I had to return to Juba on April 10, 2019 to catch up with 6th meeting of R-JMEC scheduled for April 11, 2019. Here in Juba, life is also going on but the national capital is no longer the lively Sun City it used to be. Glancing down at it with retrospective spectacles, one can see with ease that the once densely populated capital is alarmingly depopulated for all the obvious reasons: insecurity, poverty, unemployment, e.t.c. As physically evidenced by the sparse human traffic in the main markets of Custom, Jabel and Juba town, the war has been seriously starving Juba of its indigenous humanity. The war-obliterated capital is slummed and impoverished. As few pockets boom, hunger lurks and looms on every nook of the commoner. The once booming construction industry has so far diminished. From the streets to the restaurants and the churches, Juba has become a city of beggars and robbers.
The only hope is the R-ARCSS to rejuvenate those lively resorts on the River Nile. That is why from the tea spots on the streets corners to the drinking joints, R-ARCSS is the talk of the town. In real life, you get both the senses of the frantic energy to celebrate it and the thick cloud of limbo printed on the faces of our war treaded people. Far and wide, the common body language among the commoners conveys the pathos that our downtrodden people are wailing before their political leaders to chart a new path to a sustainable peace.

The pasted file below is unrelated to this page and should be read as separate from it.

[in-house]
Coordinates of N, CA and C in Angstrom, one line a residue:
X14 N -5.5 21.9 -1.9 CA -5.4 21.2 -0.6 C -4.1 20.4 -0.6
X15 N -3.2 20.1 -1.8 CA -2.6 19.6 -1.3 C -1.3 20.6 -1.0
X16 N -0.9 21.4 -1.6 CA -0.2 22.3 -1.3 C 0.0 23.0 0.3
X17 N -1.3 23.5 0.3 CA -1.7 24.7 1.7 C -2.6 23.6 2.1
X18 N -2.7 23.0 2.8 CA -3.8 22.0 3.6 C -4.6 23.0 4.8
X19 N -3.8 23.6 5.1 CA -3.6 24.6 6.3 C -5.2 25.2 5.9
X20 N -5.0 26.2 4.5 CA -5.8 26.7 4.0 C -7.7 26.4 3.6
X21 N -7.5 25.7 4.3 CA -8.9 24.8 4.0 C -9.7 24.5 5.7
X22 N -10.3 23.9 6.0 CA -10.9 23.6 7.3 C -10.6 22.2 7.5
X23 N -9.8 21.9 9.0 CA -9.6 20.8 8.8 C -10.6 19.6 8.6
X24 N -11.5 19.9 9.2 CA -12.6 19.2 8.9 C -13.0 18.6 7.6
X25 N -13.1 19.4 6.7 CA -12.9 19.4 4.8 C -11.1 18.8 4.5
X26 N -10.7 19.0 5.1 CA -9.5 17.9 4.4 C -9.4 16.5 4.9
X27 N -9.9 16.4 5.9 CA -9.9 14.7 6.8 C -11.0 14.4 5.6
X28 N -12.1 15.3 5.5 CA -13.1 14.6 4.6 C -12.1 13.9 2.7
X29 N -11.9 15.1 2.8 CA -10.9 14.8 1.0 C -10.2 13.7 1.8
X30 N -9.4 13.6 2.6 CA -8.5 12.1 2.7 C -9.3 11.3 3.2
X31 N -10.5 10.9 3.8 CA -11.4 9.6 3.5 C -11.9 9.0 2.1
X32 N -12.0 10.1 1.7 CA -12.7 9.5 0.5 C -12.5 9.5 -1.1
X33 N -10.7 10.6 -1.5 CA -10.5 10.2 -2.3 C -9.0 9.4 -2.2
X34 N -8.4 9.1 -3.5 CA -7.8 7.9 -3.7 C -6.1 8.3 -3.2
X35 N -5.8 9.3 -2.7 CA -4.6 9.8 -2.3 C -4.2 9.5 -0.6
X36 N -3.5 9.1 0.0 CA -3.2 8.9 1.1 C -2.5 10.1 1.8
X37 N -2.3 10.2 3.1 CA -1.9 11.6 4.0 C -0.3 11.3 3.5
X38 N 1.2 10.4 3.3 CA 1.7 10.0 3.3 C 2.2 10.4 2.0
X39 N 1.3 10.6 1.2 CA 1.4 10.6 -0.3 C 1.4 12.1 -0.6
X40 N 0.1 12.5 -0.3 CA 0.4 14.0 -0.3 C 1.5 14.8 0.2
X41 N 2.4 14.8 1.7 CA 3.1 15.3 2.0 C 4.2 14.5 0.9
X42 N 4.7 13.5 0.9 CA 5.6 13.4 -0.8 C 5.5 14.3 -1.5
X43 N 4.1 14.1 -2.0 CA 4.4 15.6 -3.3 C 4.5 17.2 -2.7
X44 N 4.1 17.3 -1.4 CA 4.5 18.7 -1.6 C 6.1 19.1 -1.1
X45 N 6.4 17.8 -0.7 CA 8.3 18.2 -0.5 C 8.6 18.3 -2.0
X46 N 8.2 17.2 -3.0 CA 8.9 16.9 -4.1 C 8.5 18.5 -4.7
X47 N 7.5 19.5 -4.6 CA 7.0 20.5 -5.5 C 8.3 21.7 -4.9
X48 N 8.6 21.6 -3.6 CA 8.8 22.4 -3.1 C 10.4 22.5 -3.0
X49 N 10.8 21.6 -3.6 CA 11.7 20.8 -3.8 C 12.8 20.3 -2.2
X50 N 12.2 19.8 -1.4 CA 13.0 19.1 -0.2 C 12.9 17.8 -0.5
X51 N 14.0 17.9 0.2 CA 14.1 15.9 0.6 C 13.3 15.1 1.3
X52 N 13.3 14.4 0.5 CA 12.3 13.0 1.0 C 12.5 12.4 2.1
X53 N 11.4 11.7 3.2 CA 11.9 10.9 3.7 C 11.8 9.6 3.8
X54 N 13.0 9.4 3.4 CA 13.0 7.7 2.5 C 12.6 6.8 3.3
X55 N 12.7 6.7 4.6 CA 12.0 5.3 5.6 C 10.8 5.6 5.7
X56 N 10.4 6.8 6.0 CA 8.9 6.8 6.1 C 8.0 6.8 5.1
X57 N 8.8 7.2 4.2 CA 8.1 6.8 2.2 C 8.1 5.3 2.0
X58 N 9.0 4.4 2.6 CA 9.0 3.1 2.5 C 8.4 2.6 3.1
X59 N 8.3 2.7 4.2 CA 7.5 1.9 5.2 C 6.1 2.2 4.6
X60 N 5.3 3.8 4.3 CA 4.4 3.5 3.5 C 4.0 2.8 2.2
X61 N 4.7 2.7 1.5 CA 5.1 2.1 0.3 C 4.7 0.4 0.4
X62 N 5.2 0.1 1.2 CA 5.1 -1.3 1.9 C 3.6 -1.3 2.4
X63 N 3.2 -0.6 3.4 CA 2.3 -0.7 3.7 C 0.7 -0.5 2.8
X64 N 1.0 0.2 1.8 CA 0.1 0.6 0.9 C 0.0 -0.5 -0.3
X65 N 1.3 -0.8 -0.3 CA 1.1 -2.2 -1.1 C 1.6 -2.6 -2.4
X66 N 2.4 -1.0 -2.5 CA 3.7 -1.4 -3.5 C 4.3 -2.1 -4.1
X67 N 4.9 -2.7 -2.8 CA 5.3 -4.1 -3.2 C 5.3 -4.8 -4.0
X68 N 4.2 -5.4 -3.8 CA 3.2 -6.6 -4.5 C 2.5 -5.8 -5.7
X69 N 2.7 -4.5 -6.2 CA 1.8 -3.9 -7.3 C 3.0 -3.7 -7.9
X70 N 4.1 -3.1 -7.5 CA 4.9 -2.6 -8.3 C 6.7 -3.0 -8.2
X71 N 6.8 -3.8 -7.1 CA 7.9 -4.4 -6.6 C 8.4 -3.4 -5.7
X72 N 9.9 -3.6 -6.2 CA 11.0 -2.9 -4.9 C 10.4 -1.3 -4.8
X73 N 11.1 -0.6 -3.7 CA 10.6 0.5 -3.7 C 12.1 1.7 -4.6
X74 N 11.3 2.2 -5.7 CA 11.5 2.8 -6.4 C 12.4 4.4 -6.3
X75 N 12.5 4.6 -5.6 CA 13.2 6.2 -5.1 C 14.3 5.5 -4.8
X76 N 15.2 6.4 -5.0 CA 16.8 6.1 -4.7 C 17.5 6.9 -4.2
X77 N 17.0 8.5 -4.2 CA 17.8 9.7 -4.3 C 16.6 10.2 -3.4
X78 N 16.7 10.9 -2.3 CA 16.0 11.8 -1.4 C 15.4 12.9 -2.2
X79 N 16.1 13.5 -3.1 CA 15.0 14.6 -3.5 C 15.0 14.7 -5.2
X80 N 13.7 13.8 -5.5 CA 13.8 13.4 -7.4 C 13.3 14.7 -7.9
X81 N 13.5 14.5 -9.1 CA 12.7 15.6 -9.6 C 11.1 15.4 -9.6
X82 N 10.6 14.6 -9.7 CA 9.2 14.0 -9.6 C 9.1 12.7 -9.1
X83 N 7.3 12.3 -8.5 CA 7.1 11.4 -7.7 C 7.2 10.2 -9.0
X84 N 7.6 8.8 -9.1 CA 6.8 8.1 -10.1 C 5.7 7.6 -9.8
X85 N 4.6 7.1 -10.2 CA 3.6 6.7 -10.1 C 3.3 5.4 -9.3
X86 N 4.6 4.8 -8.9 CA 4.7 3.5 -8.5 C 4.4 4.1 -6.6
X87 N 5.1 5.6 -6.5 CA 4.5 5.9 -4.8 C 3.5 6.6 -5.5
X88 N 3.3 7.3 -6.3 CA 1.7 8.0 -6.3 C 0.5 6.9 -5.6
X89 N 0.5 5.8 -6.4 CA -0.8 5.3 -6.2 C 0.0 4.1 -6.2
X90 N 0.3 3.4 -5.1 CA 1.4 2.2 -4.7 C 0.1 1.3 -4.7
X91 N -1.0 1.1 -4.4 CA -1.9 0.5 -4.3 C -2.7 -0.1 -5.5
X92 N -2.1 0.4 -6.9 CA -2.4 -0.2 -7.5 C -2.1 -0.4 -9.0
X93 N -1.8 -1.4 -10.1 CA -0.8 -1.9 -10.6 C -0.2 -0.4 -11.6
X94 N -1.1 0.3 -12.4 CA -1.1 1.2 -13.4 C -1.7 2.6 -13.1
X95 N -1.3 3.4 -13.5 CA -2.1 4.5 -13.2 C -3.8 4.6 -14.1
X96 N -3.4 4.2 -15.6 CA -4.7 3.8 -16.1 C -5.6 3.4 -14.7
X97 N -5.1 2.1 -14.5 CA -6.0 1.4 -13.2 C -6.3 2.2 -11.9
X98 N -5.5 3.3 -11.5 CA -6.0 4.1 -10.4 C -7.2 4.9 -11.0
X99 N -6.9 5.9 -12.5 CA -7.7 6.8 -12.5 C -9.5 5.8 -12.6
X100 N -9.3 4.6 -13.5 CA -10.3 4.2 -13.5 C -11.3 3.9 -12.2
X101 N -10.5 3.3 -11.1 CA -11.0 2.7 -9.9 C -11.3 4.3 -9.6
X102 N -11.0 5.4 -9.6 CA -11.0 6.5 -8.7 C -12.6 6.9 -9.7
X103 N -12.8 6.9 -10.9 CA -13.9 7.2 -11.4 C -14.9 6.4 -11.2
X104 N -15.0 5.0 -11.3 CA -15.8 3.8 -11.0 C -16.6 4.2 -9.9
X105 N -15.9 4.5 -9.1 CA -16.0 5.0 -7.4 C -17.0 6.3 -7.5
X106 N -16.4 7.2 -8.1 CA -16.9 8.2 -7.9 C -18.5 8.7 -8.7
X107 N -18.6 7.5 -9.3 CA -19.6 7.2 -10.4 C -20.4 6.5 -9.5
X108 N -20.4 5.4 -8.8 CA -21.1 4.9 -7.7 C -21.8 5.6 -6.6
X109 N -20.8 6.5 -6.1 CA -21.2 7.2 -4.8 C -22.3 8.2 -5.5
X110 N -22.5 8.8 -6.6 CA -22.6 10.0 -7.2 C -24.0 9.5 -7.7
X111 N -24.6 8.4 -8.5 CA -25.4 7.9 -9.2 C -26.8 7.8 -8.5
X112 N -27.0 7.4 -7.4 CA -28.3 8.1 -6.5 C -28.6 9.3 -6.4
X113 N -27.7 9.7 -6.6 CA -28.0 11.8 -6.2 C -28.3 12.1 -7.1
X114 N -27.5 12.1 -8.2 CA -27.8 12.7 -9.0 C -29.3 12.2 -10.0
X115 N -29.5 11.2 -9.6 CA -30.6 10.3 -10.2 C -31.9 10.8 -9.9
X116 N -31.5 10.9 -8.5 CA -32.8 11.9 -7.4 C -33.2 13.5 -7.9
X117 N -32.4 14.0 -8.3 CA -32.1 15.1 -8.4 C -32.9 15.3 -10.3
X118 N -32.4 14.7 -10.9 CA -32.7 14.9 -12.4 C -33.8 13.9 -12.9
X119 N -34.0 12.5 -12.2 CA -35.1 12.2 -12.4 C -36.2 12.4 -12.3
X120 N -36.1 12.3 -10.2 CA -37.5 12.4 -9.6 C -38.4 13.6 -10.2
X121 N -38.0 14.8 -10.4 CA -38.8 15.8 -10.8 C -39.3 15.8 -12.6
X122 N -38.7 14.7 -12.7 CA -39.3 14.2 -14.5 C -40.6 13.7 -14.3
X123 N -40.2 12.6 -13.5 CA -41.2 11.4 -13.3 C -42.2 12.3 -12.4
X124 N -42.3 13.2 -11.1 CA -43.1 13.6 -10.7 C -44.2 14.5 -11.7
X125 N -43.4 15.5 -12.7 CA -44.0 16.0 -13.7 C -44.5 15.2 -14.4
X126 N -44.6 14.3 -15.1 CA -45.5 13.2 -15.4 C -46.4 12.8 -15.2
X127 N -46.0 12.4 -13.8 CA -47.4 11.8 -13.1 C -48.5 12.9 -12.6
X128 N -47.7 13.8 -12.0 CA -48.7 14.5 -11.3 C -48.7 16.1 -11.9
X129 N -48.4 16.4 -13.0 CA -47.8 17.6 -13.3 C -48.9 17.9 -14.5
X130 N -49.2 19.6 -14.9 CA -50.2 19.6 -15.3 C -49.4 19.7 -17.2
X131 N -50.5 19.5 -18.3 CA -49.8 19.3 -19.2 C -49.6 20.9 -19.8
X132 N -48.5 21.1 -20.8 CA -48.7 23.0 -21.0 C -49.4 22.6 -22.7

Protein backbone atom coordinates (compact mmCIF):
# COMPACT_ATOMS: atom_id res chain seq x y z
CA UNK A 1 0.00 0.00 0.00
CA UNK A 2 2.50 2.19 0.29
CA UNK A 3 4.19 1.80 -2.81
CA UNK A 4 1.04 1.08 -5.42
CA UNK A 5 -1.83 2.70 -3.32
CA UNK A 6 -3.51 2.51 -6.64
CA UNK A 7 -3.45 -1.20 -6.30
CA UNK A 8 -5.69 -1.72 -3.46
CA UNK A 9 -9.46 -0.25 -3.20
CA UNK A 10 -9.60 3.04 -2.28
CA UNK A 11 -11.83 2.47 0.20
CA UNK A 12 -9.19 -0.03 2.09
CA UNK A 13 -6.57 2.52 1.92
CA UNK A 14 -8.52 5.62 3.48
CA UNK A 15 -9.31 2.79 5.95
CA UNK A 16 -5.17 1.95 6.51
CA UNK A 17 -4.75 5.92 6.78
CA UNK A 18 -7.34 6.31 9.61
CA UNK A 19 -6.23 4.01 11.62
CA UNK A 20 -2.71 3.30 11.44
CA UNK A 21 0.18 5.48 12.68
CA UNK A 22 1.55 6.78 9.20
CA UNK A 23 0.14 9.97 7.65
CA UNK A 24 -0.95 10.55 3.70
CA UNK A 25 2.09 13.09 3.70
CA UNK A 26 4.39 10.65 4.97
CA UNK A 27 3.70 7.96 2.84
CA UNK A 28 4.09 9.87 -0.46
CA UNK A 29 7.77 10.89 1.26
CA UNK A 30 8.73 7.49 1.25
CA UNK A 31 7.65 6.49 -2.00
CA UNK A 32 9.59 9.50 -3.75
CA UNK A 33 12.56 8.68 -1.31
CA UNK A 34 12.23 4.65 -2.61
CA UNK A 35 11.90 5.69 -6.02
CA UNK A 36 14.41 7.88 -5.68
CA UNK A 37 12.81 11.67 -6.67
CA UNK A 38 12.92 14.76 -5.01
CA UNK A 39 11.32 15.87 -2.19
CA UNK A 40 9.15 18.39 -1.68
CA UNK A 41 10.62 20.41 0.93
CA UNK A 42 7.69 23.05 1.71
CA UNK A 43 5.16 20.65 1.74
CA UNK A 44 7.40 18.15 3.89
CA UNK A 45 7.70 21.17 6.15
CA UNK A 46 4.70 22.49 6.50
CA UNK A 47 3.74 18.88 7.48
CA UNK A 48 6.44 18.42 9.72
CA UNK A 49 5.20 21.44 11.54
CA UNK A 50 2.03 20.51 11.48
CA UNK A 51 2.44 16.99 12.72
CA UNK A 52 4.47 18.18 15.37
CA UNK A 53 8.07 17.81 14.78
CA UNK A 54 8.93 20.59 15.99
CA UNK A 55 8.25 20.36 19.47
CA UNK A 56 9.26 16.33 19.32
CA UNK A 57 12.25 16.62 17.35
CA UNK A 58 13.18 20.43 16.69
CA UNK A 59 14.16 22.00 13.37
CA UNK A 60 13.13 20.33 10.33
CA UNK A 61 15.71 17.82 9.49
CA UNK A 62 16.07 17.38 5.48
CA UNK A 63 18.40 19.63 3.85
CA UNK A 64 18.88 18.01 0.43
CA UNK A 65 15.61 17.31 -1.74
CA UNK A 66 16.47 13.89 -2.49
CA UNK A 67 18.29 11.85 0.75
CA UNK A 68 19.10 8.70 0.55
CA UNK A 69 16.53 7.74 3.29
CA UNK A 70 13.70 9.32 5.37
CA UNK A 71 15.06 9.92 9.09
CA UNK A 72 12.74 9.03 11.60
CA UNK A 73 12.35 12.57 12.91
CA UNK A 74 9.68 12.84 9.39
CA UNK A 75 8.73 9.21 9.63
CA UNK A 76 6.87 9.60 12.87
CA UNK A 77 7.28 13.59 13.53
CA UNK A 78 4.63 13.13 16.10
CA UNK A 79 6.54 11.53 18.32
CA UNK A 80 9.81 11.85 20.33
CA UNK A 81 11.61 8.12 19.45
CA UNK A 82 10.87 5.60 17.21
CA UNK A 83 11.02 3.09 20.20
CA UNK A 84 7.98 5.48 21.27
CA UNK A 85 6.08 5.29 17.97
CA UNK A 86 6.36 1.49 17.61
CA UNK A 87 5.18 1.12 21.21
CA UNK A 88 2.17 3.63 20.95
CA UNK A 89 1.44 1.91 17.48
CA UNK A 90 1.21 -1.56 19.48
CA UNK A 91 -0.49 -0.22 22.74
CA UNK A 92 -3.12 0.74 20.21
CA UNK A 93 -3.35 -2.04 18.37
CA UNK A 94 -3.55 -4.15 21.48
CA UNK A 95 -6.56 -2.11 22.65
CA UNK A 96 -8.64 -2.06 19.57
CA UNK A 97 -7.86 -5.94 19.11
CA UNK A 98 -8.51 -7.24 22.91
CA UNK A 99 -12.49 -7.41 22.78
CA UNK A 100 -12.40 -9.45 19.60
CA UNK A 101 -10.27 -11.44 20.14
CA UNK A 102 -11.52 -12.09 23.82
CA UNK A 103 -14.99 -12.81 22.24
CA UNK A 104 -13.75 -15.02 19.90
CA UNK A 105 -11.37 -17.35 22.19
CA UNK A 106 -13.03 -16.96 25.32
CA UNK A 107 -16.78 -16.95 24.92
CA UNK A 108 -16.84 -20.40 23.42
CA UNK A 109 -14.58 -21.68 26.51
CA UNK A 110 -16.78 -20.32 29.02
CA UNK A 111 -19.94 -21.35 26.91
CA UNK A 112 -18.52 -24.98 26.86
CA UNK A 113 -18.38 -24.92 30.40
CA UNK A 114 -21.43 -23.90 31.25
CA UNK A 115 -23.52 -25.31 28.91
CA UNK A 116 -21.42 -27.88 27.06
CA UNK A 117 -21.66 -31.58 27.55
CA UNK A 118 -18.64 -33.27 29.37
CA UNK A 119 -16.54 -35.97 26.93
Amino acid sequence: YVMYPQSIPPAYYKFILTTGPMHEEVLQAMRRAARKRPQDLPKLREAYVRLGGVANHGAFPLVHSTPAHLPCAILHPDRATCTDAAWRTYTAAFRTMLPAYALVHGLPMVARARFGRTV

According to my guest’s eye, with true peace of mind, these people can reach beyond measurable heights in the 21st century if only their defacto political leaders can stabilize their country for a better tomorrow. In another word, they are yearning for a breathing space to reconstruct their dear lives. They want their leaders to shun this culture of political violence and embark on: confidence building in order to mend the rifts on the broken social fabric of their society and rehabilitate their war obliterated towns. Can we the so-called leaders provide just that? We must, or else, the heroic souls of our martyrs, the papal groveling and posterity will judge us very harshly.
The author is a Freelance Journalist who is also an active participant in the forums of R-ARCSS implementation. His other new publication on Amazon. Come is: War Talk at the Peace Talks: Peace Under Duress In South Sudan. He can be reached via electronic mail address: email@example.com